Storks nesting in Badi Palace
- Koutobia Mosque and surrounding gardens: it is the biggest mosque in Marrakech, visible from Djema el-Fna square, and although you cannot enter it the visit from the outside is mandatory.
Koutobia Mosque at night
- Ben Youssef Madrasa: antique Quran university, where you can mainly see the rooms of former students. We actually visited this one and if you want a funny story about what happened to us when we left it, visit the Being an ‘easy prey’ section of the 7 tips and utilities to survive Marrakech.
Ben Youssef Madrasa’s yard
- Marrakech Museum: located in Dar Menebhi Palace, very near to Ben Youssef Madrasa, it exhibits mainly traditional and modern Moroccan art and in fact we were recommended not to visit it unless we were really into art (and we are not).
- Majorelle Garden: a majestic city garden which also includes the Islamic Art Museum. It is outside Medina but very near from it.
- Cyber Park: a garden inside Medina that offers a fine rest from the city pollution. It also has a very small but curious (and free) museum of Telecommunications.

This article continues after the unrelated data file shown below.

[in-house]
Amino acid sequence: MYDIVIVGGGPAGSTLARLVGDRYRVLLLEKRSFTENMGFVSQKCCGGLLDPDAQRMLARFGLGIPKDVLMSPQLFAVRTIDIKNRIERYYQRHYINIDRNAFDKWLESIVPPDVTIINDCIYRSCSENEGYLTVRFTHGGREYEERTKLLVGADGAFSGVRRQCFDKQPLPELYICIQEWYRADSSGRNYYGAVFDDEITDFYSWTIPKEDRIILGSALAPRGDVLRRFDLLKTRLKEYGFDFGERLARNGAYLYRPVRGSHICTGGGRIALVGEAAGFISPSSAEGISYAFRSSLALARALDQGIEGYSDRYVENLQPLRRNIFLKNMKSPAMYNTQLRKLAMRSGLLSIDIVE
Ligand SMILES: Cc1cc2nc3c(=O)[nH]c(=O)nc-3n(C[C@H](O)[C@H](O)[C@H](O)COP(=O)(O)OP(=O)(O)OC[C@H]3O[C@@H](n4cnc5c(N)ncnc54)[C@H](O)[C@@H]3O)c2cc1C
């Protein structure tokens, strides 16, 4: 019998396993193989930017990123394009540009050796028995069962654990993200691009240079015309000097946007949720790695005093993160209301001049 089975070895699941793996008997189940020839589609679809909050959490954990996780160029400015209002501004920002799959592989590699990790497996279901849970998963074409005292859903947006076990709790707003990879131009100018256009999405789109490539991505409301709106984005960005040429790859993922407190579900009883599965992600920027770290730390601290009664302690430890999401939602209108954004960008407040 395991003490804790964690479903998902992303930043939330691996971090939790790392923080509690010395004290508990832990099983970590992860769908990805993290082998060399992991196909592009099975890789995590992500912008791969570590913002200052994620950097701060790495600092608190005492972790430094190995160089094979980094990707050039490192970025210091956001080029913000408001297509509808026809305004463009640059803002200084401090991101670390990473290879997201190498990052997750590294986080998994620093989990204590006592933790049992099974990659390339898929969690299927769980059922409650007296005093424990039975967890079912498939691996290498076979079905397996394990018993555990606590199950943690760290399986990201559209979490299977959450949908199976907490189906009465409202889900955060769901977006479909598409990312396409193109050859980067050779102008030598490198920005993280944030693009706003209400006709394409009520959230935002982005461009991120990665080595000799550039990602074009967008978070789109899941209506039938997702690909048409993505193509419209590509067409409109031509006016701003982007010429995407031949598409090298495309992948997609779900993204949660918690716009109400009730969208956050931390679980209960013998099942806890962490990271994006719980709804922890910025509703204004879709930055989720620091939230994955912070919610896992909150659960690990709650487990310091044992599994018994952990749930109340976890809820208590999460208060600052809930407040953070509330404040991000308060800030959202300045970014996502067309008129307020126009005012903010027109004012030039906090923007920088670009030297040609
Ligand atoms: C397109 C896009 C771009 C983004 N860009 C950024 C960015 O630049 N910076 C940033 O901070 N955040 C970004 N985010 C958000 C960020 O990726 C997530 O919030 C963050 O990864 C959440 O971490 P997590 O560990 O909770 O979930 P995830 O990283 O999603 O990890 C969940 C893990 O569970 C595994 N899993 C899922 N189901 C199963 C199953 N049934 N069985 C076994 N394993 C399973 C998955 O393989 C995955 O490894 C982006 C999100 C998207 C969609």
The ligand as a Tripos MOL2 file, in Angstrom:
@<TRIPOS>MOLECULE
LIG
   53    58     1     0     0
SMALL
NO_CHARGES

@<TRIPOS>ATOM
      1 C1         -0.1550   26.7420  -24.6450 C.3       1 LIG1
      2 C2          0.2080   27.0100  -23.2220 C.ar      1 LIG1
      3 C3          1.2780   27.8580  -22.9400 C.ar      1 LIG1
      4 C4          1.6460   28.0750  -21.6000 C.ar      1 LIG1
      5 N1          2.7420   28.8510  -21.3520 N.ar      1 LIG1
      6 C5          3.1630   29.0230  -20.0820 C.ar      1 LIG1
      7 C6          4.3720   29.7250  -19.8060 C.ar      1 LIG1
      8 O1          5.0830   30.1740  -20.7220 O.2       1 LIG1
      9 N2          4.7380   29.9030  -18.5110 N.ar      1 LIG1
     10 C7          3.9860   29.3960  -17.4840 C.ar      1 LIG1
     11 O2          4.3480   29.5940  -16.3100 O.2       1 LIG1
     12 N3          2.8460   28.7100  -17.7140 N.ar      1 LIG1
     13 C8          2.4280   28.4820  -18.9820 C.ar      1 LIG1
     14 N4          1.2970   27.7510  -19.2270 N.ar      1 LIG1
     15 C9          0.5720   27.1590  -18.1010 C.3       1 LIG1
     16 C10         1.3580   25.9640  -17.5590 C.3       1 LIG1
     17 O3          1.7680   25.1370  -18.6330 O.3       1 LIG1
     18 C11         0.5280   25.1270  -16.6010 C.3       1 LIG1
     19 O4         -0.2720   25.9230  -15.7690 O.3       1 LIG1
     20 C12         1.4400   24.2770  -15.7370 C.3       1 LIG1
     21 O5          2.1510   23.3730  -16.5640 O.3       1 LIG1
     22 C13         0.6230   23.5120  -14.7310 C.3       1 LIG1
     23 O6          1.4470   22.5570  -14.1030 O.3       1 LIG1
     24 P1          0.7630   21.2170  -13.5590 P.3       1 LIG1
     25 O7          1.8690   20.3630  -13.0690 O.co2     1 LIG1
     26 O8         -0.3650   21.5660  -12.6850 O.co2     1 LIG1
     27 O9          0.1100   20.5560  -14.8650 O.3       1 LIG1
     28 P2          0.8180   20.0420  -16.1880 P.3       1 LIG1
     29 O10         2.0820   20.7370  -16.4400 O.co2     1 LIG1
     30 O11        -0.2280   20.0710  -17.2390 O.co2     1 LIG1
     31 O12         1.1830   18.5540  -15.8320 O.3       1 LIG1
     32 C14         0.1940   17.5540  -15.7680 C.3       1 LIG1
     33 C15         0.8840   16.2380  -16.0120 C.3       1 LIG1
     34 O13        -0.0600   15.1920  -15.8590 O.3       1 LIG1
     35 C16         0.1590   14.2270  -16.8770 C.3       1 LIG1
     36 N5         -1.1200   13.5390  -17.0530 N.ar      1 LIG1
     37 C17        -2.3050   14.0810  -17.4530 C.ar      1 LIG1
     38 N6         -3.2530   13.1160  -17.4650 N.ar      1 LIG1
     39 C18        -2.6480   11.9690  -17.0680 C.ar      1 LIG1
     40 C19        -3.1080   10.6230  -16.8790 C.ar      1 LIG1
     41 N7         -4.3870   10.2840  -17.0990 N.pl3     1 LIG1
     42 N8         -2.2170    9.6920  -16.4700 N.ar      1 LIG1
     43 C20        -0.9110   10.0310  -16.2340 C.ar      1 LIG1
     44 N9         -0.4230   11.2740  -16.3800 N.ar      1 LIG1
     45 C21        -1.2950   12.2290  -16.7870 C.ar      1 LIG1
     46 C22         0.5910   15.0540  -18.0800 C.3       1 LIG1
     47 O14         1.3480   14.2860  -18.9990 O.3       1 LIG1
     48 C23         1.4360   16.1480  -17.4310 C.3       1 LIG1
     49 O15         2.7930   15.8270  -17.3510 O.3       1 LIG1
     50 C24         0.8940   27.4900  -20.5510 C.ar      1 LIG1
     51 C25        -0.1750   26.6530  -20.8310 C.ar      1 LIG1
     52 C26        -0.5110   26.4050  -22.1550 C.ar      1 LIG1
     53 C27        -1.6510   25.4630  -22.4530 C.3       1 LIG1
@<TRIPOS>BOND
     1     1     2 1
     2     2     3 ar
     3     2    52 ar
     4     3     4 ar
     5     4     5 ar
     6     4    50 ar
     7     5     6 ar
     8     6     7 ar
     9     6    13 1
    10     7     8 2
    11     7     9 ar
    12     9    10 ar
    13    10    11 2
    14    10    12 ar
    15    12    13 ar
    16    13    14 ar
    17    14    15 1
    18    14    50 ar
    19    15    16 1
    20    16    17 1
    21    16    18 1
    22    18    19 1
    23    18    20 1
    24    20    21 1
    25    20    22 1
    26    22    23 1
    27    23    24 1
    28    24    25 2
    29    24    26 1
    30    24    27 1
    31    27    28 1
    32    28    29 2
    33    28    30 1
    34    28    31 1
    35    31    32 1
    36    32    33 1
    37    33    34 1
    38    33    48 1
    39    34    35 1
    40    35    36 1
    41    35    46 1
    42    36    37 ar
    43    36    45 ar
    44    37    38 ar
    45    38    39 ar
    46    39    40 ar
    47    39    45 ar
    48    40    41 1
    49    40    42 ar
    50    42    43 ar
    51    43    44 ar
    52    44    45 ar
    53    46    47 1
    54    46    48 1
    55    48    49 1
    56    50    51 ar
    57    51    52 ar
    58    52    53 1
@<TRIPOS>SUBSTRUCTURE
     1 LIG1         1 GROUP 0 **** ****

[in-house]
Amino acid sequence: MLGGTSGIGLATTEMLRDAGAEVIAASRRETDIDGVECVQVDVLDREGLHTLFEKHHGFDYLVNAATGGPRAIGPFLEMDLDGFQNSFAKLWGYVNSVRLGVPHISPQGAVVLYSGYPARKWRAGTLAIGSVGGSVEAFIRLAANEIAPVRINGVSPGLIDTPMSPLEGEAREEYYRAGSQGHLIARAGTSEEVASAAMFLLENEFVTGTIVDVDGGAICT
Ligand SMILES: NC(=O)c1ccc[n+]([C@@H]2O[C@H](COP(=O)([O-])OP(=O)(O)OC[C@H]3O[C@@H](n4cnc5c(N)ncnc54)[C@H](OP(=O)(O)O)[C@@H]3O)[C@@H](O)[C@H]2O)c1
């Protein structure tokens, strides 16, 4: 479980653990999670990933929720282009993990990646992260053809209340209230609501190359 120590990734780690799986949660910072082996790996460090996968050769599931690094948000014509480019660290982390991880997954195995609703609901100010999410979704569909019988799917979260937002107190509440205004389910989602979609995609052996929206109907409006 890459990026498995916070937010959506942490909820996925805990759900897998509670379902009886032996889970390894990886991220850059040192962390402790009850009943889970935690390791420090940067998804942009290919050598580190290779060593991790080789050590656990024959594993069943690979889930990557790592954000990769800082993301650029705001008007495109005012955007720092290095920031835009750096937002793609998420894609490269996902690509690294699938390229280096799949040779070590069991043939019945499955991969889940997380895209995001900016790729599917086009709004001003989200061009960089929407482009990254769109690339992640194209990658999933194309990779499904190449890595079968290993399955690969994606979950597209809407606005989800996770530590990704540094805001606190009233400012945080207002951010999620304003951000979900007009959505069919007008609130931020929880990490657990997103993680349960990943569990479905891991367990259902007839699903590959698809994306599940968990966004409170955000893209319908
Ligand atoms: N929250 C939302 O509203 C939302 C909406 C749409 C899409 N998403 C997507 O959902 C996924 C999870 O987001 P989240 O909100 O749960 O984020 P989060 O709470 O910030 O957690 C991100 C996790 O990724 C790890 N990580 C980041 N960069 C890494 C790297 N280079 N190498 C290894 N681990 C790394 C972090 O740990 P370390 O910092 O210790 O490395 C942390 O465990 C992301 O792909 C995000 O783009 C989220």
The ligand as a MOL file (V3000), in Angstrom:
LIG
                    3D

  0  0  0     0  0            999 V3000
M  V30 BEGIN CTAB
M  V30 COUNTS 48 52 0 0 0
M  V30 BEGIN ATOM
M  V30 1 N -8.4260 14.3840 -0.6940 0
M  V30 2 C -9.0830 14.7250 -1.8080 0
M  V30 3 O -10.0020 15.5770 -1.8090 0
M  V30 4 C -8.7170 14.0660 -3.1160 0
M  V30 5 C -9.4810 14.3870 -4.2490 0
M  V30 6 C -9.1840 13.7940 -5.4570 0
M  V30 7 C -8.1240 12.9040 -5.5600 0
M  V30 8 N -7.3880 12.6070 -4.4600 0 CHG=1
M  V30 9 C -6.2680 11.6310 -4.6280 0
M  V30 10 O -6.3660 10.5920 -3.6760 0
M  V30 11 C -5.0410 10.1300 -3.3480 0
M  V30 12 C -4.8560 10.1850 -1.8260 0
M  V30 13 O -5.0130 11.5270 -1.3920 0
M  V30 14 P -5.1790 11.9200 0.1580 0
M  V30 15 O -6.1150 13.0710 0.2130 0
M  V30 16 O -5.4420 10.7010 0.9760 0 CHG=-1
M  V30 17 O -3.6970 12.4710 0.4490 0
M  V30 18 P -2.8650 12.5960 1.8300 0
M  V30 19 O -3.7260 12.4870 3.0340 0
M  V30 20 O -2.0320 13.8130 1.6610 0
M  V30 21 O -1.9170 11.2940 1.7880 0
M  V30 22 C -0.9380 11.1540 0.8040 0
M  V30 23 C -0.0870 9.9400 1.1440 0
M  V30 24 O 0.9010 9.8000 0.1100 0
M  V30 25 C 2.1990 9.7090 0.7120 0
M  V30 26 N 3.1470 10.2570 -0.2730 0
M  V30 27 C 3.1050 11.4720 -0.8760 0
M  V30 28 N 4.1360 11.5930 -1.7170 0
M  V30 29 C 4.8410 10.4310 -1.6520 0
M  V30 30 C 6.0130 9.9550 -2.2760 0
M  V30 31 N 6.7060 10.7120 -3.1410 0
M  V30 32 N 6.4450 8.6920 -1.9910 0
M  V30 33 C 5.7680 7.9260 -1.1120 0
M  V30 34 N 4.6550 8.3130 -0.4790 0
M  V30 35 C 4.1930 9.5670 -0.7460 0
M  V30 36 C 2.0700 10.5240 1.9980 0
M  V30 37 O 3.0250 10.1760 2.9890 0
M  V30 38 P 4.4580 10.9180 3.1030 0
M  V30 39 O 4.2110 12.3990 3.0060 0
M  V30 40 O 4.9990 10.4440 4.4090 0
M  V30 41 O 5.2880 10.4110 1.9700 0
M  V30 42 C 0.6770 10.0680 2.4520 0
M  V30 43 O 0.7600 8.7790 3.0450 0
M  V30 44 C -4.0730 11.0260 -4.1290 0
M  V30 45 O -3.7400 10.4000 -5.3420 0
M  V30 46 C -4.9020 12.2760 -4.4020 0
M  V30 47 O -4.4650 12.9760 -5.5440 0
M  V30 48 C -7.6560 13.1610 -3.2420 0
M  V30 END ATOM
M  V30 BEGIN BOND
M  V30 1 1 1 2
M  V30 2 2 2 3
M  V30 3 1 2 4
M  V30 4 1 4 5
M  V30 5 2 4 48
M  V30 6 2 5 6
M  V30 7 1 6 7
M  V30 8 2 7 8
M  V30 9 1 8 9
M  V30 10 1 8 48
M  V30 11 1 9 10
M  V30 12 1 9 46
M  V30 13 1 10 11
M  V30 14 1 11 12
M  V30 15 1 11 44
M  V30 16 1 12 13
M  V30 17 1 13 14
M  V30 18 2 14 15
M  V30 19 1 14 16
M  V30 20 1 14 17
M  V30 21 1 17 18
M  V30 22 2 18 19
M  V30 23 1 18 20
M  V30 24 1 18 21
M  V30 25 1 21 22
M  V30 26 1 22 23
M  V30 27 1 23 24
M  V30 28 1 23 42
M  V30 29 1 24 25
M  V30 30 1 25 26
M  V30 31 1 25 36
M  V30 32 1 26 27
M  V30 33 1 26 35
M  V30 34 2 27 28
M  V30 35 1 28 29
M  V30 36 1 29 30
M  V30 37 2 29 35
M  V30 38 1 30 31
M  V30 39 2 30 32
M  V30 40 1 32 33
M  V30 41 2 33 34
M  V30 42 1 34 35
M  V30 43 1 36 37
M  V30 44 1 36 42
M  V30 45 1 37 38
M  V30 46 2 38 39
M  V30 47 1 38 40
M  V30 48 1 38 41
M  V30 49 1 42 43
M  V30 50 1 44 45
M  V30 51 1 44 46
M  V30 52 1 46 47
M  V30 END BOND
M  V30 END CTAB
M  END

Relaxing in Cyber Park. Two seconds after
this pictures was taken, the sprinkles went on
- Djema el-Fna and the Souk: of course.
b/ My recommendations
Apart from this general information, I will recommend you four must-dos that will allow you to experience the city, apart from visiting it, based on what we did and what we couldn’t do while we were there:
|1||Wander in Djema el-Fna at night|
This is when Djema el-Fna, the famous square, is really alive, not only with tourists but also with locals who join the night no-reason-at-all celebrations. It is an experience and, as a tourist, you’ll have to expect to be harassed by waiters who’ll try to lure you to their stall to have dinner, merchants who’ll want so effusively that you buy their products, women who’ll start tattooing your hand with henna if you’re not careful enough. It all contributes to the beautiful chaos created there: it is a show as much as the drums or guitar performances, the dancers or the monkeys and cobras (although I have a strong opinion against using animals for tourism that you can read in My personal opinion section if you want to).
Food stall’s lights in Djema el-Fna
|2||Get lost in the Souk|
The Marrakech Souk is the biggest bazaar of Morocco and it has everything from chandeliers, carpets or spices to animals, towels or cookware. It is quite similar to the famous Grand Bazaar of Istanbul, however, I liked Marrakech’s one better because with the combination of souvenirs and daily use products, it charms you with authenticity. The streets are really narrow and you have to share them with locals, other tourists, scooters, bikes and cats alike –however, that can apply to the whole city.
Looking for wouvenirs at the Souk
|3||Relax in a terrace and contemplate Djema el-Fna at sunset|